Sun Sentinel: FORT LAUDERDALE, Florida – Forecasters hoisted a hurricane warning Saturday for Puerto Rico and watches for the U.S. Virgin Islands and the Dominican Republic’s southern coast as heavy rains from Tropical Storm Fiona pummeled large sections of the Caribbean.

A warning means that hurricane conditions are expected somewhere within the area where a storm is likely to strike. A watch is issued when a tropical cyclone with winds of 74 mph or higher poses a possible threat within 48 hours. The winds may be accompanied by storm surge and coastal flooding and river flooding.

“We are now forecasting Fiona to approach or to move over portions of Puerto Rico as a hurricane on Sunday during the day or Sunday evening,” said Mike Brennan, acting deputy director of the National Hurricane Center on a Facebook Live briefing. For that reason, he said, the center issued its warning and watches.

Heavy rains were forecast for the islands Saturday, and into the Dominican Republic to the west of Puerto Rico on Sunday, according to the hurricane center’s update.

The storm is now forecast to reach at least Category 2 strength by Thursday, with top winds of 105 mph. At that point, the storm’s center is expected to be somewhere in a broad area that encompasses the southern Bahamas. It is considered unlikely to threaten Florida, according to the weather service.

Flash and urban flooding with mudslides are expected in higher terrain, “particularly in Puerto Rico,” forecasters said.

The storm’s top wind speed has remained unchanged for the past several hours. At 11 p.m. Saturday, the storm was producing top winds of 60 mph, with its center located about 150 miles southeast of Ponce, Puerto Rico.

Fiona which had been moving west since its inception more than three days ago, began its forecasted directional shift at 5pm Saturday, and at 11pm Saturday was moving west-northwest at 8 mph, according to the National Hurricane Center. Fiona’s tropical-storm-force winds extend outward up to 140 miles from the center.

Fiona would be the third hurricane of the Atlantic hurricane season, which so far has been less active than forecasters predicted.

The hurricane center said the storm should strengthen as it enters an area of increased humidity and lower wind shear, the high-level winds that can disrupt a storm’s structure.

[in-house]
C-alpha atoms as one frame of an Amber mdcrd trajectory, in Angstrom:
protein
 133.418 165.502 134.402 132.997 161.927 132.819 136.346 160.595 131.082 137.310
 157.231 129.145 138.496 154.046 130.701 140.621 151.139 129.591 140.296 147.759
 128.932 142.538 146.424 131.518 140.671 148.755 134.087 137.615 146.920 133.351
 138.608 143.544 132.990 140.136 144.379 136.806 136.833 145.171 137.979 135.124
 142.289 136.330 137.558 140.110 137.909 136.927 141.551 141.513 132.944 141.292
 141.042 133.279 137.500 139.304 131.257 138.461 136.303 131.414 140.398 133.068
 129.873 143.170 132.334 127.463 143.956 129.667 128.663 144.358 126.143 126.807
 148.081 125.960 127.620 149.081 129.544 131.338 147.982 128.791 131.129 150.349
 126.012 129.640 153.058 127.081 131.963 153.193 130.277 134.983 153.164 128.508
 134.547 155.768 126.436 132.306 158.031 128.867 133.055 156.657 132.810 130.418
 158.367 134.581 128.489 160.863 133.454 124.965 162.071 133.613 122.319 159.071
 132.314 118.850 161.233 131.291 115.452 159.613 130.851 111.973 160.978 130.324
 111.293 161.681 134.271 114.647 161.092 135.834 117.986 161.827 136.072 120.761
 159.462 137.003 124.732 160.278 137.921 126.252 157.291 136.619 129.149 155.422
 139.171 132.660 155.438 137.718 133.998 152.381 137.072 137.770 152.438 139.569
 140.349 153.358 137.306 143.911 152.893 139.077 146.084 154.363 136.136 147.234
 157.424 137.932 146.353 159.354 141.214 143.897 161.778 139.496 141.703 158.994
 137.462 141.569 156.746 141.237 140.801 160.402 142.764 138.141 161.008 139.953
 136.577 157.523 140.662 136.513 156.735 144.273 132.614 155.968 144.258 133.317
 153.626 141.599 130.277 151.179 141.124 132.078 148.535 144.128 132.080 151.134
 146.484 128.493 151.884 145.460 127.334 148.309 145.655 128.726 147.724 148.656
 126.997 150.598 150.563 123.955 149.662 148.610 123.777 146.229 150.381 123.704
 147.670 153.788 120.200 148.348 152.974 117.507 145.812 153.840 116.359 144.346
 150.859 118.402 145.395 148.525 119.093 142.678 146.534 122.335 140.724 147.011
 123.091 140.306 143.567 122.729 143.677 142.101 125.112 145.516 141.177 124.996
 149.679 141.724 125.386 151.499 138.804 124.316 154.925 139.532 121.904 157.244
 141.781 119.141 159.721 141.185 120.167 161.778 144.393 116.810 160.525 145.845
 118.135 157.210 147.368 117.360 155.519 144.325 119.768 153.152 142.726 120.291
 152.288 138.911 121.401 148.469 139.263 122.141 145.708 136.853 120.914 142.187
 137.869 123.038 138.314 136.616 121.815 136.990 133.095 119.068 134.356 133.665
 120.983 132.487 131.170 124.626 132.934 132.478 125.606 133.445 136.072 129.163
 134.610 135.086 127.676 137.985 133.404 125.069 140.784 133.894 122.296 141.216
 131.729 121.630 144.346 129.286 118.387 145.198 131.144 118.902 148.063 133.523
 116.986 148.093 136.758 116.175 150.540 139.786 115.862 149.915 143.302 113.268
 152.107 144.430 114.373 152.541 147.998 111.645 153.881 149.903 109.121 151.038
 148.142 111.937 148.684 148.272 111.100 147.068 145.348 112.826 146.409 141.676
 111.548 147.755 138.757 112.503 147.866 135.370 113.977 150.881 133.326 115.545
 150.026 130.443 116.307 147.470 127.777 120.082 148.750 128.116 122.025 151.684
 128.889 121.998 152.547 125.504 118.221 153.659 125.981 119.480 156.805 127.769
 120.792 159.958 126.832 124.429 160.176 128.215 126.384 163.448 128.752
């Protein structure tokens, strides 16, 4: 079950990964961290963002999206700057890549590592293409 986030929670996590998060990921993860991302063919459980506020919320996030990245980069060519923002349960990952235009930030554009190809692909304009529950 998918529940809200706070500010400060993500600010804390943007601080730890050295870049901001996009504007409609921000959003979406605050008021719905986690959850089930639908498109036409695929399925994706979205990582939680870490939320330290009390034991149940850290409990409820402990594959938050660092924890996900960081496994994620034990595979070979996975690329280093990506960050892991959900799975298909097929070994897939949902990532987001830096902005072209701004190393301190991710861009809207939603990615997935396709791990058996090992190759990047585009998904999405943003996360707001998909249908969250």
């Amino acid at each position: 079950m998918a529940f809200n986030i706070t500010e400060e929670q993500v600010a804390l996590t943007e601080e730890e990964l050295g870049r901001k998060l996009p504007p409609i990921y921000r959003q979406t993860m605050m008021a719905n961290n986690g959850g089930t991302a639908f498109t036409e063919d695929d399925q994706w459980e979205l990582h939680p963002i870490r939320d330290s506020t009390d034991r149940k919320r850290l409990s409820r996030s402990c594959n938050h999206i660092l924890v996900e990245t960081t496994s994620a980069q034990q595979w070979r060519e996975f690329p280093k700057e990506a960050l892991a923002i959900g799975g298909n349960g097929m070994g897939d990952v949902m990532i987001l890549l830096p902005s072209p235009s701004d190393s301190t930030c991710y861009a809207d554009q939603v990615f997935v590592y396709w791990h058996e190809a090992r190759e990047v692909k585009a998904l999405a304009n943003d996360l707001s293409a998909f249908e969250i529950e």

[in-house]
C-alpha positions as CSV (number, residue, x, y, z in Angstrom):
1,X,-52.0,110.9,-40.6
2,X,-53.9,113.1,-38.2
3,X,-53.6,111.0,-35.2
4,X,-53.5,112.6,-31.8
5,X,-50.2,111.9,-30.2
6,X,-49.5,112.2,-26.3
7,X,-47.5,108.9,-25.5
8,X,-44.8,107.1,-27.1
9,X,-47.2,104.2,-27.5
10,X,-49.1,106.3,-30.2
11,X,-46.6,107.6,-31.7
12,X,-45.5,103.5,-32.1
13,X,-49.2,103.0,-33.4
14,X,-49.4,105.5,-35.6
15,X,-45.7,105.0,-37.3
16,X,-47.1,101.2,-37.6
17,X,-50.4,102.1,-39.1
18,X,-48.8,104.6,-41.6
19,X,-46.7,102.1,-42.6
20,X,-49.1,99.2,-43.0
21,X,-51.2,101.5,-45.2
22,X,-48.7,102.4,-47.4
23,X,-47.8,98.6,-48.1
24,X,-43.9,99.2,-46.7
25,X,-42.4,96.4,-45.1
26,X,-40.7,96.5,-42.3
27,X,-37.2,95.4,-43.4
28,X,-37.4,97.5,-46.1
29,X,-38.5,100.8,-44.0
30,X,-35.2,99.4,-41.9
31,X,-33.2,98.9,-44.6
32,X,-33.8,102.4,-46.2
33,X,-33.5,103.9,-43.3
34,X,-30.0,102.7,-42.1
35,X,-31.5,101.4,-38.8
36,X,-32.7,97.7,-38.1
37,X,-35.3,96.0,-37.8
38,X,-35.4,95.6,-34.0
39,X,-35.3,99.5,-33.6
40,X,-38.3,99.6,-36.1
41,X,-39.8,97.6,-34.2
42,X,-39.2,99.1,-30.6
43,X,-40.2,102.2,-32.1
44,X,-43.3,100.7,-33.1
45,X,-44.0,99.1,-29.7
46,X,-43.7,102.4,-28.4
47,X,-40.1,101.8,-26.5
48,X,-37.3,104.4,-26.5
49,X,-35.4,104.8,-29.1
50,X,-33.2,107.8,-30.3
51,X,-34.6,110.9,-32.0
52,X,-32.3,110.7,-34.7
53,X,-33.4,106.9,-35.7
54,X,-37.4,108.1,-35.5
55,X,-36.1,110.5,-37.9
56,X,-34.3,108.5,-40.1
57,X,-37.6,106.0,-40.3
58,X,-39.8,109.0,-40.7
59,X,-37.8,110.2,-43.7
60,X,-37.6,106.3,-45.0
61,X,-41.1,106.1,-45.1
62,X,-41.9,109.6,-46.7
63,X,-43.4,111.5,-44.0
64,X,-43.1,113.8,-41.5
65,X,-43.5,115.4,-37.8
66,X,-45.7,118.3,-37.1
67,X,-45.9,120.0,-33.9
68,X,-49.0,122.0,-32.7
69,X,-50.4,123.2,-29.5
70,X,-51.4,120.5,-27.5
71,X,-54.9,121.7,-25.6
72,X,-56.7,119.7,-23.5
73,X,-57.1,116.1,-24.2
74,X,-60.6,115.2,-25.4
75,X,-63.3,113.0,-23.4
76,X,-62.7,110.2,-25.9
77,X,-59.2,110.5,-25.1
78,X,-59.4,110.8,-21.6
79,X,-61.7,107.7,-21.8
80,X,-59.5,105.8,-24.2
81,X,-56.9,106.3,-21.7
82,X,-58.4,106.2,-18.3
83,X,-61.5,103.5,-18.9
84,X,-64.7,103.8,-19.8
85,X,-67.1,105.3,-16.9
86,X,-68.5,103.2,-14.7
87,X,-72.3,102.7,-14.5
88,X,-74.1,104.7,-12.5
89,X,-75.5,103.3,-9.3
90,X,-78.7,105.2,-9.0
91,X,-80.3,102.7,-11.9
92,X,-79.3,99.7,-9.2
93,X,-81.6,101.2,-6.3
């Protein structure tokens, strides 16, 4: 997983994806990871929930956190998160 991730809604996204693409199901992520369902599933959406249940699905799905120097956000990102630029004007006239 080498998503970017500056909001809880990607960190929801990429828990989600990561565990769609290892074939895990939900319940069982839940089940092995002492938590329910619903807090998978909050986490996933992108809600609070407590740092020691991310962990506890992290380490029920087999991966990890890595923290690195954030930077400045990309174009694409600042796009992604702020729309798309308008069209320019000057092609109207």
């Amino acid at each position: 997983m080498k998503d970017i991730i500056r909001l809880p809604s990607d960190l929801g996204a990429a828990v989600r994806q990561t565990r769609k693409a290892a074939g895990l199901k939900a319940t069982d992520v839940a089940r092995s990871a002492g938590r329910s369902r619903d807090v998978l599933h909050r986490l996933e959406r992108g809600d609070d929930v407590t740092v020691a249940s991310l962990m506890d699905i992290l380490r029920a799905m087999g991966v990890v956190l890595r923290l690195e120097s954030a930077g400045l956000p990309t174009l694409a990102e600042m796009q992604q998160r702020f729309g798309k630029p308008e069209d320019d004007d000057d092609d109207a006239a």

“Fiona could be very near hurricane strength as it approaches the southern coast of the Dominican Republic,” the hurricane center said. “The terrain of Hispaniola is likely to disrupt Fiona’s circulation, but the global models suggest that Fiona shouldn’t have much trouble reorganizing itself once over the far southwestern Atlantic, and the NHC forecast now calls for the cyclone to become a hurricane by the end of the 5-day forecast period.”

The center of the storm is expected to move near or just south of the Virgin Islands and Puerto Rico through Sunday, and approach the southern or eastern coast of the Dominican Republic Sunday night and Monday.

Forecasters also are tracking one other disturbance. As of late Saturday night, disorganized showers and thunderstorms over the central Atlantic are associated with the northern portion of a tropical wave. Some slow development of this system is possible during the early or middle part of next week while it moves slowly northwestward to northward.

In the past 50 years, there have been four hurricane seasons without a major hurricane (at least 111 mph sustained windspeed): 2013, 1994, 1986, 1972. In the other 46 years in that span, the latest in a season that a Category 3 storm or higher has been born has been Sept. 22 (both with Emily in 1987 and Ellen in 1973). In that past half-century, in addition to Emily and Ellen, only Hurricane Isidore in 2002 became a season’s first major hurricane later than Sept. 18, intensifying to a Category 3 on Sept. 21.

It’s now past the statistical peak of the Atlantic hurricane season with five previous named storms before Fiona. AccuWeather notes that “not a single hurricane has come within striking distance of the East Coast or Gulf Coast” this season.

The next storm to form would be Gaston.

“The Atlantic hurricane season’s slow pace so far in 2022 has … led to a startling disparity in the number of mainland US landfalls through mid-September compared to the last two years,” The Weather Channel reported.

Forecasters say dry air, Saharan dust and wind shear have been among the reasons there haven’t been more storms this year.

“The lack of tropical storms and hurricanes in the Atlantic has been particularly noticeable considering recent hyperactive hurricane seasons with many impacts to the U.S. and Caribbean. Even though the season overall may end up near average or even slightly below average, it only takes one storm to threaten lives and create a major disaster,” according to AccuWeather Chief Meteorologist Jonathan Porter.

The 2020 hurricane season set a record with 30 named systems, while 2021′s season was the third-most active with 21 named systems. An average year calls for 14 named storms.

Hurricane season ends Nov. 30.

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